Yes, and that's why the writing suffered. Budget for voice actors and less dialogue.
you think the game didn't have enough writers? Did it have significantly fewer than the first game?
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Well the writing in the first was considerably better, so it's a fair assumption that the voice overs hurt the writing.

 

I think the voice acting is actually pretty good but then writing isn't.

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I agree with Verde that it’d be much better if extra budget from voiceover was used for hiring more writers. It really doesn’t improve the experience to have some random NPC do a horrible accent; amazingly written lines do. I still consider Tyranny far superior to any other isometric RPG and it has few voiced dialogues.

 

As for Eora being f*cked I guess it is. But it may be a cool thing: in all fiction of the world, since mythologies to modern games, we have a hero rescue the world in the last second; even cliche-breaking GoT crawled into nice, familiar good/evil conflict. So PoE 3 finishing with an end of the world despite our heroic efforts would be a nice refreshment. This gut-punch would be even better if Watcher becomes really powerful in the last part, almost like a god, and failes nevertheless. A moral along the lines „if everybody did just a little it would save us, but all of the world just waited for a hero and a group of specialists (animancers in that case) to save their lazy as*es” is infinitely better than „hey, one guy/gal can just take all the sh*t on themselves, so you can jut relax and go back to peeling turnips”.

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Well the writing in the first was considerably better, so it's a fair assumption that the voice overs hurt the writing.

 

I think the voice acting is actually pretty good but then writing isn't.

The two things aren't related. It's like saying the enchanting system was changed in Deadfire and that's why the writing is worse. Or you sail around in a boat instead of walking on foot, which hurts the writing.

 

Maybe what changed isn't the number of writers, but who the writers were.

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So PoE 3 finishing with an end of the world despite our heroic efforts would be a nice refreshment. This gut-punch would be even better if Watcher becomes really powerful in the last part, almost like a god, and failes nevertheless.

 

I hate to make the comparison again, but this idea treads dangerously close to the ME3 ending...

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How? ME3 is exactly the opposite: lone hero saving enitre Galaxy, with his small crew and no allies. They SHOULD end it in a bad way as described above, make Reapers truly Lovecraftian (I know this adjective is overused on the Internet, but here it fits perfectly) and show that there are dangers against which there are no victories. OR that there could be a victory but everybody should unite way sooner.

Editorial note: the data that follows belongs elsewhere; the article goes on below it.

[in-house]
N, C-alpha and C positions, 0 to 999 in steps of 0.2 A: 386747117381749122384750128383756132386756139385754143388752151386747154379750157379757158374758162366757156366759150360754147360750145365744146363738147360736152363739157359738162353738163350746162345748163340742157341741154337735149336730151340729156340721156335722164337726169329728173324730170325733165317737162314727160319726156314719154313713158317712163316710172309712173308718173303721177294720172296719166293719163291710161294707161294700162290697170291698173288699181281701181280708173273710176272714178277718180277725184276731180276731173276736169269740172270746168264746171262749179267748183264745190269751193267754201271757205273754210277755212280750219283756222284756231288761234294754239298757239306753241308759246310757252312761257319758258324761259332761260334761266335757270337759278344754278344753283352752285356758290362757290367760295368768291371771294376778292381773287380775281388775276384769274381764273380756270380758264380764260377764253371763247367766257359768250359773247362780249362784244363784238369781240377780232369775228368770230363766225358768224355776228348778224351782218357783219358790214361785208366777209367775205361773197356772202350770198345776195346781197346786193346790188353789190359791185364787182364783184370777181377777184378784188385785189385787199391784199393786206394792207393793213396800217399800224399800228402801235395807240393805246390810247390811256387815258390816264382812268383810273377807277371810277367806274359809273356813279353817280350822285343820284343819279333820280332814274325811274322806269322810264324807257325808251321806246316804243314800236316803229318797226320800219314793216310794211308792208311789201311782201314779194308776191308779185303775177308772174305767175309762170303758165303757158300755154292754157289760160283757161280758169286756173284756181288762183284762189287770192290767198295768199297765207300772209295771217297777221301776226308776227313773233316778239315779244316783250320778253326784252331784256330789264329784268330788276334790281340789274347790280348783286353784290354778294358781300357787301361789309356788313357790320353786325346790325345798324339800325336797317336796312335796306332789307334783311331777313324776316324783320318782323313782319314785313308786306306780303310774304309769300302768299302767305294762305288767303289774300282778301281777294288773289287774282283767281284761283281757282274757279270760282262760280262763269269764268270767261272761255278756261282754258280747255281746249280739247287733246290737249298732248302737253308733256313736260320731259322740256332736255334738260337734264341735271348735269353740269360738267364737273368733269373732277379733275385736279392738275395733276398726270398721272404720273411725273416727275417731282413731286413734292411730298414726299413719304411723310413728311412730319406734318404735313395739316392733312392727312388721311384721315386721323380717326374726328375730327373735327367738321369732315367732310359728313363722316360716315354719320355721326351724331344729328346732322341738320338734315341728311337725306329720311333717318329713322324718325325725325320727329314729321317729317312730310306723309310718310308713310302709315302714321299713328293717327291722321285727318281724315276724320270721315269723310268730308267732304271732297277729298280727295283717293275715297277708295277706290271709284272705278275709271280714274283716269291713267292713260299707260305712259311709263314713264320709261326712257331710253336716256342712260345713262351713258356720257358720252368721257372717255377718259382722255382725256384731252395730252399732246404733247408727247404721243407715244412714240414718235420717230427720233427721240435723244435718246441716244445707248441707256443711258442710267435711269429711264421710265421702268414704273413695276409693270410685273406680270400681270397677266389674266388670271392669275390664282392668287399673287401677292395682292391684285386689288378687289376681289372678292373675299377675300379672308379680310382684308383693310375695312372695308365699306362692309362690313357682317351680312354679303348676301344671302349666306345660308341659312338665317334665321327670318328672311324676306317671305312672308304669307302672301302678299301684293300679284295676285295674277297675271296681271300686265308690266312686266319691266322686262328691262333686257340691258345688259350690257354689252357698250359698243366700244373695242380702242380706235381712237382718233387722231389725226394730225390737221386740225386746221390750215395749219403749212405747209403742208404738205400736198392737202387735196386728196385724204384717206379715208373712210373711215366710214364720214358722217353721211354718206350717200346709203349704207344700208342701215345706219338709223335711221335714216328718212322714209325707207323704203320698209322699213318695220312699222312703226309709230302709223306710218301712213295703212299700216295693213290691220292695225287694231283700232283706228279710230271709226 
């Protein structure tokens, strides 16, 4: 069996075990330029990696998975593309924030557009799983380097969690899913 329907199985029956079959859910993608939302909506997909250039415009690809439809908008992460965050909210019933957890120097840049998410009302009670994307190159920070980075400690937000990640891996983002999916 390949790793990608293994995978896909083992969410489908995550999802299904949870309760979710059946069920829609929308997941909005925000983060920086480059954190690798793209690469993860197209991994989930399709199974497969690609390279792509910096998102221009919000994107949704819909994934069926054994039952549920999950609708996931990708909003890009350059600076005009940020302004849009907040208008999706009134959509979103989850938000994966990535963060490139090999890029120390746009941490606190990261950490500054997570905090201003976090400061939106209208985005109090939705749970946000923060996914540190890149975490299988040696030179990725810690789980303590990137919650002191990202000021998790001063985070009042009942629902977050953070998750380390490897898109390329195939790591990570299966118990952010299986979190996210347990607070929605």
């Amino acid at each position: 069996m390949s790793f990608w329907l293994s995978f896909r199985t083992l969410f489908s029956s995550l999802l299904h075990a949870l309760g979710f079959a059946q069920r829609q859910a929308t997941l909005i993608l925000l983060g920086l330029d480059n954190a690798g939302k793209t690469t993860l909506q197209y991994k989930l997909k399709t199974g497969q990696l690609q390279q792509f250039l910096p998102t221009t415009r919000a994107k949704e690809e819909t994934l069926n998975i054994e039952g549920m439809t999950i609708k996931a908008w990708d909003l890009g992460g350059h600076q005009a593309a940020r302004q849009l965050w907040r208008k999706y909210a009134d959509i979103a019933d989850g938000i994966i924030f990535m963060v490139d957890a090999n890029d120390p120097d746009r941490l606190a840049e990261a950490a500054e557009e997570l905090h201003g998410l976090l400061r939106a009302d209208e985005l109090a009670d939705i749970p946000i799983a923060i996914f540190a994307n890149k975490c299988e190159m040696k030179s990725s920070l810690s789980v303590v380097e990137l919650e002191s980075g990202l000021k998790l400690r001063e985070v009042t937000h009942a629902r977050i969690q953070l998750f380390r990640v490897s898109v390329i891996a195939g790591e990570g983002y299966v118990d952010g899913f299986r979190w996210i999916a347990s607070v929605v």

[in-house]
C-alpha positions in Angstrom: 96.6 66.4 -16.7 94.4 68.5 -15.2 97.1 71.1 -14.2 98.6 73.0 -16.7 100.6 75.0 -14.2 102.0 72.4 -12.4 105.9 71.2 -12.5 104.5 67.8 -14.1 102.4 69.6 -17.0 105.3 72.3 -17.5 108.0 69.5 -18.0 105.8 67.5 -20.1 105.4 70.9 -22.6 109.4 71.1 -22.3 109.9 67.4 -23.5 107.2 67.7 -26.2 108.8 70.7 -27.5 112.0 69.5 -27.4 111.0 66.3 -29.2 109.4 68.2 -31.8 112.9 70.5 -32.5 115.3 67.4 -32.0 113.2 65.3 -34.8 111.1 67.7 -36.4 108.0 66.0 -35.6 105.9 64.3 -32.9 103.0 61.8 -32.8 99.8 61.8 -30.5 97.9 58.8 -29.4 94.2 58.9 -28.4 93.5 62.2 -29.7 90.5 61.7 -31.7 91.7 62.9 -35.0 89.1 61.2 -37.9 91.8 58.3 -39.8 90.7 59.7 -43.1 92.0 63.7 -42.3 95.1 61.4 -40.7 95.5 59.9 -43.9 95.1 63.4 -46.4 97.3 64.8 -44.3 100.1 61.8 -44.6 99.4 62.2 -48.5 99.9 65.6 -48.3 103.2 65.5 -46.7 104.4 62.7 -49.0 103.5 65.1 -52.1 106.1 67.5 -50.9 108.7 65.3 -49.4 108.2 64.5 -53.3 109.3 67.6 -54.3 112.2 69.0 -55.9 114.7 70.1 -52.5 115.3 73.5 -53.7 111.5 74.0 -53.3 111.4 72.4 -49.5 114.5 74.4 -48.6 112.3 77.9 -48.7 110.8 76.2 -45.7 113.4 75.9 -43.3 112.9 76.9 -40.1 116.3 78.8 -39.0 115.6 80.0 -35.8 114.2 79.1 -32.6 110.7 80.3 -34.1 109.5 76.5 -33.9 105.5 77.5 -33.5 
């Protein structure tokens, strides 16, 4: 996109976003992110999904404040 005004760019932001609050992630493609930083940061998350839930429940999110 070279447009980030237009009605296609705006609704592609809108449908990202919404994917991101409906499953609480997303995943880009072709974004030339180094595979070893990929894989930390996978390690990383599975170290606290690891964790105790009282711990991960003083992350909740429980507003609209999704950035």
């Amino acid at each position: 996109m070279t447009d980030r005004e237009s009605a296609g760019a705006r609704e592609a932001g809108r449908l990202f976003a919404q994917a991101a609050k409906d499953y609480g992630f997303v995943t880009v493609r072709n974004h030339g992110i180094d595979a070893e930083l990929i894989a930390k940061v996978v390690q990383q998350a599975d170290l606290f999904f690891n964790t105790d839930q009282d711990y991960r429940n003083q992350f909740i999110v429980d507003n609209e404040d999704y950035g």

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Well, there is always the possibility that real gods exist. I don't think it'll happen, but they could show up in PoE3 and punish everyone for believing in false gods.


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Reminds me of the Star Trek episode "Charlie X", where the havoc-wreaking demi-god's "parents" show up at the end and take him away while apologizing for his bad behavior. That would be amazing.

 

Edit: And also "The Squire of Gothos," though he's a more silly and less havoc-wreaking version.

Edited by Tarlonniel

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Reminds me of the Star Trek episode "Charlie X", where the havoc-wreaking demi-god's "parents" show up at the end and take him away while apologizing for his bad behavior. That would be amazing.

 

I hope they add something like that in The Orville. A character like Q, but instead of an adult, it's a little brat.

 

Imagine if a more powerful being turns Rymrgand to dust. That would cause an impression. ;)


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I must disagree, that writing quality is worse in Deadfire. In part, because it is such a vague criticism. How is it worse exactly?

Thing I can criticise about Deadfire is a lack of focus and proper pay off. We spend majority of time interacting with actions, but there is fairly little pay off of siding with one. Eothas seems like a thing game would focus on, yet he gets little screen time and development. Are those writing issues? I really dont think so. Is it writers decision what areas and quest make into the game? Do they have much influence over how much time and resources are devoted to individual areas? How much influence did they have over how companions were designed system wise?